Defining your niche market means that you need to have a deep understanding of both your product and the consumers you are marketing your product towards. Below are a few ideas on how to define a niche market for your hardware startup.
Once you have a clear understanding of the niche market you are aiming your product towards, take time to test this market and be ready to re-evaluate if necessary. In the end, having a firm understanding of your niche market will mean that your startup is taking a calculated risk, and not just a gamble.
With the exponential growth of crowdfunding, hardware startups are finding it easier to raise funds and launch their product into the marketplace. For instance, on Kickstarter in 2015, the amount of money going to funded projects increased by 35%, or $160 Million more than in 2014. There were 54,831 projects funded on Kickstarter in 2015, which is an increase of over 10,000 from the previous year. In addition, the Design and Technology categories were among the fastest growing segments.* Crowdfunding continues to grow in popularity and has transformed into a viable funding option for hardware entrepreneurs. However, like any type of business funding, crowdfunding has its upside and downside, and before you setup your campaign there are a few things to consider.
Crowdfunding is often viewed as a way to raise funds and validate your product idea (both of which are true and terrific for startups). However, there is one aspect that many hardware entrepreneurs fail to consider, it is the community support of your early-adopters. The influence that these backers have on the success of your crowdfunding campaign should not be taken lightly.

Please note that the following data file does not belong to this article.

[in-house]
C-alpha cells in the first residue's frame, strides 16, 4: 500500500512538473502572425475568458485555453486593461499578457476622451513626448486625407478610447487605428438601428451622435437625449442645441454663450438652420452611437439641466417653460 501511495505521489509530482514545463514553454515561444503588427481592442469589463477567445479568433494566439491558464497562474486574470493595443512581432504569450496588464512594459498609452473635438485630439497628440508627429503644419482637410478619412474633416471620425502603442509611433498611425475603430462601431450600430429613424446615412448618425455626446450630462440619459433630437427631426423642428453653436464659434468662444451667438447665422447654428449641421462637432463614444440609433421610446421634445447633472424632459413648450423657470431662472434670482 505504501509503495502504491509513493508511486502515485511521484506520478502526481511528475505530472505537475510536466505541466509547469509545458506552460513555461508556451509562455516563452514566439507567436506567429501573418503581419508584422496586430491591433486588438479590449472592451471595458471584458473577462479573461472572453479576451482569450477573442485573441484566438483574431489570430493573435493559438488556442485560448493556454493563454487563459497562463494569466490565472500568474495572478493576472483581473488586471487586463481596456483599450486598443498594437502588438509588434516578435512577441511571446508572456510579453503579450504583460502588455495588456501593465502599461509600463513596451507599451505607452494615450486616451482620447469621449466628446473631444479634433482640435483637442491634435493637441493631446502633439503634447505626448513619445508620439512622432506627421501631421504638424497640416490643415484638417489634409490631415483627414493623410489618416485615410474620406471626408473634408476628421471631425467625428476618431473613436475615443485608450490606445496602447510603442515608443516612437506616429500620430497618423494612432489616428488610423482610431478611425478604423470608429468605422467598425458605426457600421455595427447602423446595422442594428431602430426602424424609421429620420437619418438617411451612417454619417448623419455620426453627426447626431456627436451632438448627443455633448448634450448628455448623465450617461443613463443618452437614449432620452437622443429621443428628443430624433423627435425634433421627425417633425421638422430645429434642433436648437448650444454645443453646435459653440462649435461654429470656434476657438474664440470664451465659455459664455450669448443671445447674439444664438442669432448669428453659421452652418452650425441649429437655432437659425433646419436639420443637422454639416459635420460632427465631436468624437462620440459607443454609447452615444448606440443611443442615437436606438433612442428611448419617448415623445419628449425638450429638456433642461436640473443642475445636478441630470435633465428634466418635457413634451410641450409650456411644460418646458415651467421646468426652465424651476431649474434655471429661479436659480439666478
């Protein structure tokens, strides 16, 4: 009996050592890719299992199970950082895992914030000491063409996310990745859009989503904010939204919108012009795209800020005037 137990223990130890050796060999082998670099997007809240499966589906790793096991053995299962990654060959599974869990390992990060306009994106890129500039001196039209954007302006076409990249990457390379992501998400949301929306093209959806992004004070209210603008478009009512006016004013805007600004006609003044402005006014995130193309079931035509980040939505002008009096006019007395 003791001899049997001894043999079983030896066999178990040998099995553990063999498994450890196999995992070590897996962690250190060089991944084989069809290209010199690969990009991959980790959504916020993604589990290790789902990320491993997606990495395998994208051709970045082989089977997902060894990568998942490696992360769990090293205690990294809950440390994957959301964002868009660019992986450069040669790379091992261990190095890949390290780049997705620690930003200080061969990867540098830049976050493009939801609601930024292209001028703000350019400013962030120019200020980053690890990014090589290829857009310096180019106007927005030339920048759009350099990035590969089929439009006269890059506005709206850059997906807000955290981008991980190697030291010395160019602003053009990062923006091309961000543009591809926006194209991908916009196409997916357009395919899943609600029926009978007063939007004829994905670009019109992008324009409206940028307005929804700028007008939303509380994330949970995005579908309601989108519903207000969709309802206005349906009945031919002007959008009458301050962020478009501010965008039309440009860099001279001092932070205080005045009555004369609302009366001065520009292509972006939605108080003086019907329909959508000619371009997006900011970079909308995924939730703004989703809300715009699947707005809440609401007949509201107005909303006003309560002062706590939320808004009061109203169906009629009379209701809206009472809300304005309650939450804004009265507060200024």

The early-adopters help create, define and market your product to a much larger audience. Through comments and feedback on your crowdfunding page, you will be able to get a firm grasp on your product-market fit; which in turn, will let you know if you are on the right path or if you need to pivot your current product and redesign your strategy. In this manner, crowdfunding is the culmination of the lean startup.
Through your early-adopters you also gain exposure that you would not have been able to receive if you went solely with the traditional Venture Capital (“VC”) funding route. The more exposure your campaign receives and the more public interest it garnishes, will undoubtedly affect your product’s funding. Recently, VCs have started paying close attention to successful campaigns as a way to evaluate a startup before investing their own funds. Hardware investors understand that crowdfunding campaigns give an advantage to startups because they speed up the market feedback process—which in turn, helps minimize a VCs potential investment risk.
Failed campaigns, wasted time and underestimated product development costs are crowdfunding downsides experienced by startups. When you are an early-stage startup there is nothing worse than failure and wasted time. To prepare for these potential missteps it is crucial that you plan ahead.
While a failed campaign can be attributed to a number of things, the most common factor is the lack of an engaging story. Early-adopters need to be motivated to invest in your product, and one way to do this is through an interesting campaign with a backstory that grabs their attention. Your “story delivery” also demonstrates to early-adopters that you have a strong marketing strategy that will translate well from your crowdfunding campaign and into the marketplace.
Another pitfall to avoid is asking for the wrong amount of funding. Estimating your total development costs can be tricky, but this risk can be minimized with the input from experienced team members and outside consultants. Manufacturing and packaging is one area that is particularly challenging for hardware entrepreneurs, and getting a firm “estimate” can be even harder. (Our advice, research potential manufacturers and meet with a variety of them before settling on one.) If your dollar estimate is off, it can sink even the best crowdfunding campaign.